Love and Olive Oil
Monster Cookie Bars

Monster Cookie Bars

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Do you ever feel like your dessert is… watching you?

Your favorite monster cookies are now in bar form! Packed with peanut butter, oatmeal, m&ms and chocolate chips, these monstrous cookie bars are most certainly eyeing your Halloween celebrations.

Monster Cookie Bars, topped with M&Ms and candy eyeballs cut into squares on a dark background

Monster Cookies are a combination of peanut butter, oatmeal, and m&m candies. Invented in the 1970s by a midwestern photographer and cub-scout leader named Dick Wesley, they were dubbed monster cookies because they are a Frankenstein-like mashup of various other cookie components, cobbled together by what happened to be on hand (in this case, peanut butter, oats and m&ms)

They don’t usually have eyes, but, we may as well go all-in on the monster theme, right?

Especially with Halloween just around the corner.

Square grid of cut Monster Cookie Bars, one tilted on its side to show cross-section

These are more than just basic chocolate chip cookies baked in a pan.

Old fashioned oats give the bars a hearty texture that, paired with the perfect amount of peanut butter, is really, really satisfying to eat. And you may not think that a mere teaspoon of honey would make a difference, but let me tell you: it certainly does (if you love peanut butter and honey sandwiches like I do, these bars will seriously satisfy).

If that wasn’t enough, they’re packed with a heaping cup of m&m candies and dark chocolate chips studded throughout, plus more on top for good measure.

Overhead, squares of Monster Cookie Bars on a dark gray background, small bowl of M&Ms and candy eyeballs

While optional, I do recommend chilling the dough for at least a few hours, or overnight if desired.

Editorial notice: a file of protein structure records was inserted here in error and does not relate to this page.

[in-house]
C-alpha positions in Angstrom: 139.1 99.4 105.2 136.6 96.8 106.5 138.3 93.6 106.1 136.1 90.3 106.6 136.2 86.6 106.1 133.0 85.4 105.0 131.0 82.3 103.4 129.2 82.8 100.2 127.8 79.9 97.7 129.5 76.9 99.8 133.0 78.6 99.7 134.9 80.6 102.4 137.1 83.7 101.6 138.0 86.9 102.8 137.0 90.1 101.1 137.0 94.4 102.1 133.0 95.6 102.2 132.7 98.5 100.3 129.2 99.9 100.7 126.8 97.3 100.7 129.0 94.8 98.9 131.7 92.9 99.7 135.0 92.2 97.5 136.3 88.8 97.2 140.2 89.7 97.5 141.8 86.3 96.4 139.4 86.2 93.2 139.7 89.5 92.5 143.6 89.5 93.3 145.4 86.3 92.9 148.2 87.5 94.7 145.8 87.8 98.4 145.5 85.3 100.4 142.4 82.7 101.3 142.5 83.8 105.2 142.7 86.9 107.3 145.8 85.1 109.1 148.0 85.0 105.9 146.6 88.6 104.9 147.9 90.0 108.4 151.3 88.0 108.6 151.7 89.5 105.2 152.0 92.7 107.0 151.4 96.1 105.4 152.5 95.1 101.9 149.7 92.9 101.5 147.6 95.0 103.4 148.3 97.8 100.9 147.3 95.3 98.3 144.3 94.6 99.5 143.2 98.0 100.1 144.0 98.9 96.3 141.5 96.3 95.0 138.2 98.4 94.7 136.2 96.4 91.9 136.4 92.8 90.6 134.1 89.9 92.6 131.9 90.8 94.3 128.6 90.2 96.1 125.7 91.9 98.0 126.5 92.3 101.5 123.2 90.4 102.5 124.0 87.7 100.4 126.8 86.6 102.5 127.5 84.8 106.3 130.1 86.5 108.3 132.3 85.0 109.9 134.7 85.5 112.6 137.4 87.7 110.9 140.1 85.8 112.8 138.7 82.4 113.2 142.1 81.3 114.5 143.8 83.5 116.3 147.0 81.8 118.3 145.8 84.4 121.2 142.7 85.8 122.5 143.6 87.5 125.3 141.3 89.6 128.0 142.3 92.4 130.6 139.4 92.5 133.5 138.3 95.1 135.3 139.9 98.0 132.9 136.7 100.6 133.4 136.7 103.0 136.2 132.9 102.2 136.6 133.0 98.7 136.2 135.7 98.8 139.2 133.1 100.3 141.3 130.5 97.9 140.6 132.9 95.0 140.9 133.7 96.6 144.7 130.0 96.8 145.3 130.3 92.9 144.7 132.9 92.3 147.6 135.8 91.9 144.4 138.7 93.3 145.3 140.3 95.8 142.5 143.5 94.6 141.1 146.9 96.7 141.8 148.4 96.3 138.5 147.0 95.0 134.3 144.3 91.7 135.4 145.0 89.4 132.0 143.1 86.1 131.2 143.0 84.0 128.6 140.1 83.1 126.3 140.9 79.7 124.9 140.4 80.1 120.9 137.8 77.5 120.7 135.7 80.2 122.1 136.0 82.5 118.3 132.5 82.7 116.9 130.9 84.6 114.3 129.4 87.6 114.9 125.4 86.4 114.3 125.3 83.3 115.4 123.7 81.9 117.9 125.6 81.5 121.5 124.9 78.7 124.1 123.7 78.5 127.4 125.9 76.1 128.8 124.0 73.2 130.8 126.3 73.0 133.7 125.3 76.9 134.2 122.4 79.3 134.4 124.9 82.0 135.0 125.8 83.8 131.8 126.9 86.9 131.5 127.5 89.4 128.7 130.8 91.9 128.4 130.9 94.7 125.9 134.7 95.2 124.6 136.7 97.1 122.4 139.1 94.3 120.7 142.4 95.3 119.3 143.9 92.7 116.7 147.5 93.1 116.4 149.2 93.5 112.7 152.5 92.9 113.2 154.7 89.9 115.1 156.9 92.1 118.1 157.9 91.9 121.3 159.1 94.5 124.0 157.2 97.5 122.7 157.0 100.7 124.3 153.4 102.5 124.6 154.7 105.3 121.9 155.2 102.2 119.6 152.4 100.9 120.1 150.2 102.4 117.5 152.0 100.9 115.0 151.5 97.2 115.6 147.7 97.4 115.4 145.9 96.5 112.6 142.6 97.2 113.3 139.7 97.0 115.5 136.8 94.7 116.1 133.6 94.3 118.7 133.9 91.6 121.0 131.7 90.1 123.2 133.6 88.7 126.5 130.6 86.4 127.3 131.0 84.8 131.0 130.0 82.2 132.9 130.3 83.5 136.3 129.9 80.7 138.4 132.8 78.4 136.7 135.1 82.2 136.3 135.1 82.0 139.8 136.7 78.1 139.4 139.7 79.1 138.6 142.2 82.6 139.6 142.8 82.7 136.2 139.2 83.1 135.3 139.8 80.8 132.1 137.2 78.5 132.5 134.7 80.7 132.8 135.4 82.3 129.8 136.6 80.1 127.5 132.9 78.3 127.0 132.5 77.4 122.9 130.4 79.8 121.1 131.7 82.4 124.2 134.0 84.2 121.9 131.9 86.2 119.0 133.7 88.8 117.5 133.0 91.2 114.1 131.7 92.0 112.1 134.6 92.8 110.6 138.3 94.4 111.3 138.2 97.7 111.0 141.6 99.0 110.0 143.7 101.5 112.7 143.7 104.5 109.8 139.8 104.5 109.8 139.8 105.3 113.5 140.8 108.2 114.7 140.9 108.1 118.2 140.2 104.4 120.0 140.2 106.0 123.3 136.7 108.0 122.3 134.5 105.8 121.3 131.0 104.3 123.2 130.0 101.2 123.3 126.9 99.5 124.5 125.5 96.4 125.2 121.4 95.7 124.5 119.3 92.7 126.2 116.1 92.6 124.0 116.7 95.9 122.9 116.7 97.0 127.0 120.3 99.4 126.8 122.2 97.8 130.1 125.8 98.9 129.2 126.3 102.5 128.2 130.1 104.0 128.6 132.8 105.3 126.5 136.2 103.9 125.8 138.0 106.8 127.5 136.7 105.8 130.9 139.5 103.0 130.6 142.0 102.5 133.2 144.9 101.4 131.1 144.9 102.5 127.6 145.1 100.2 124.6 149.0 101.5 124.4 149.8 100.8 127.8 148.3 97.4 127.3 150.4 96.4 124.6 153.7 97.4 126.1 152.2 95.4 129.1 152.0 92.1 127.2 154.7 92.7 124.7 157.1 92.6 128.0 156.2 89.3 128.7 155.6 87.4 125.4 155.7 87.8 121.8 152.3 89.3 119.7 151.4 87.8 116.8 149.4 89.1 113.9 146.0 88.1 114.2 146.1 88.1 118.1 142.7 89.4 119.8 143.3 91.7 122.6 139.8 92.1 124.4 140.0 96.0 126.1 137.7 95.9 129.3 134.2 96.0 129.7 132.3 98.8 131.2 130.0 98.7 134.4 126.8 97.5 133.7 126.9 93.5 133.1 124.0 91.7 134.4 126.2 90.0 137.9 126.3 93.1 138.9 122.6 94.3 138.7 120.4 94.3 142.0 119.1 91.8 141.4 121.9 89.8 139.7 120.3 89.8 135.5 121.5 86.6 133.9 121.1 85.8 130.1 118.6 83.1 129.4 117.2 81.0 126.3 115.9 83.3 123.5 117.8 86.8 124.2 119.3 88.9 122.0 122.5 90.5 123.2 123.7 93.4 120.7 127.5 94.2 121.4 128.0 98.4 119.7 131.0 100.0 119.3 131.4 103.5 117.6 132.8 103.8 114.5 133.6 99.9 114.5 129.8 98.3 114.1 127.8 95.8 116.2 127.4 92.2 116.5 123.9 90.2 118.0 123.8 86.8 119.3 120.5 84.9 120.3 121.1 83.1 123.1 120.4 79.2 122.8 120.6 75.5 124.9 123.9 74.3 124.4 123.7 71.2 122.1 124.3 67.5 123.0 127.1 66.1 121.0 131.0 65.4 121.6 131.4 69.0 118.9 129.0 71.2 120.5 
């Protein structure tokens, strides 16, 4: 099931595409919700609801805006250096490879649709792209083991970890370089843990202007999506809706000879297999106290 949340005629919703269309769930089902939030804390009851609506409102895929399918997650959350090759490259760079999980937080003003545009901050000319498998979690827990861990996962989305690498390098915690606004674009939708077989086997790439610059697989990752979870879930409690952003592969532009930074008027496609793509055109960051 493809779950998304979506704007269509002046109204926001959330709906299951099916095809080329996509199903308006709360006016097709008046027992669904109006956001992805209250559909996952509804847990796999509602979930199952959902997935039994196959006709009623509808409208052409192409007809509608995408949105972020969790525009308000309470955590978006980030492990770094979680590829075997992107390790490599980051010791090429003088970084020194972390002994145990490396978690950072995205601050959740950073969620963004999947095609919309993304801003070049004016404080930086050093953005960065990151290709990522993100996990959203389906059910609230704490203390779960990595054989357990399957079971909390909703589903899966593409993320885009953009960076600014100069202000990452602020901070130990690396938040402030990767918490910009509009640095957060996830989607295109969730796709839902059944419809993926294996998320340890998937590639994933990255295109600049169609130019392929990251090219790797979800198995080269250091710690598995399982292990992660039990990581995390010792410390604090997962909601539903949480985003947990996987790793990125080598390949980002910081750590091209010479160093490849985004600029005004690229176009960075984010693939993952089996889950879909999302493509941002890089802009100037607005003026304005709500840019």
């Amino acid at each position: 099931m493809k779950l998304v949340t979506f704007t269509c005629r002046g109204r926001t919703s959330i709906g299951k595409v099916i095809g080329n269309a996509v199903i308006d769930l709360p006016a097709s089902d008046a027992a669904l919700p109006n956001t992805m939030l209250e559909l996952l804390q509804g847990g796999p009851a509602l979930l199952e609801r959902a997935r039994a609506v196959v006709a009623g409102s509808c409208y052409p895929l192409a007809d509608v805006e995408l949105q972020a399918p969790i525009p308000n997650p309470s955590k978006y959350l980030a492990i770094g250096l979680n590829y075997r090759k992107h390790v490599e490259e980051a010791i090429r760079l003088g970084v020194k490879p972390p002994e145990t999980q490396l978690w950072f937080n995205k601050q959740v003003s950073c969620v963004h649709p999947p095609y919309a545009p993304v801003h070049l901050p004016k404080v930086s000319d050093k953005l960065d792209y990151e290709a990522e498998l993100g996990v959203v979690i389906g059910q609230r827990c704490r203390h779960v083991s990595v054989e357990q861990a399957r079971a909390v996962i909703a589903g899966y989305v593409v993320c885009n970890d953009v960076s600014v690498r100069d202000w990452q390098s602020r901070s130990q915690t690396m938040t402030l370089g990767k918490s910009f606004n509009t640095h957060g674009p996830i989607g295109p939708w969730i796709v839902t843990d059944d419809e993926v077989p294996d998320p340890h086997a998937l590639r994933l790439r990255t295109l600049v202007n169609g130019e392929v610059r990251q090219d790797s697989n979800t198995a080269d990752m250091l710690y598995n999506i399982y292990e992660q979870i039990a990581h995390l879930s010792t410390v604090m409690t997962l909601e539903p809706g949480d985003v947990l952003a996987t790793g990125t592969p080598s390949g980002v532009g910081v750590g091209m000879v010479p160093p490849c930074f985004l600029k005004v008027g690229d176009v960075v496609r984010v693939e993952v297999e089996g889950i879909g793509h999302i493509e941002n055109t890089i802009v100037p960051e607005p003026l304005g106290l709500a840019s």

This rest time allows the oats to soften within the batter, resulting in a chewier and more pleasing texture, not to mention a more refined, developed flavor. I tried this recipe both ways and much preferred the texture and flavor of the overnight batch.

That said, you can certainly bake them immediately as well (since they’re baked in a pan it’s not like you have to worry about them spreading or anything). You know, if you find yourself with a serious craving and require (nearly) immediate satisfaction, don’t let the aforementioned rest period hold you back.

I also think these cookies would be fabulous baked in a skillet and served warm with a heaping scoop of vanilla ice cream.

And, because I know someone will ask: these aren’t designed to be baked as normal cookies. They need the containing edges of a pan to hold their shape. But really though, bar cookies are totally underrated (and I’d claim much easier than scooping and shaping dozens of cookies).

Cut square of Monster Cookie Bar, tilted to show the texture of the oats and candy pieces inside.

It seems I’ve been on a bit of a square kick lately, given that 3 out of the last 6 recipes I’ve posted are treats baked in an 8-inch square pan. Ok, so I did cut the lemon bars into triangles, but coffee coffee cake, sprinkle-filled blondies, and now these peanut butter and oatmeal cookie bars? Squares all around.

I mean, they do say you should eat three square meals every day, right? I dare say all these square treats certainly qualify.

But maybe I’ll break out a round pan for the next recipe, just to mix it up, you know.

Stack of three Monster Cookie Bars on a black plate, topped with M&Ms and candy eyeballs for halloween

While you’ll want to save a few M&Ms to scatter on the top before baking, I’d recommend adding the candy eyeballs at the very end.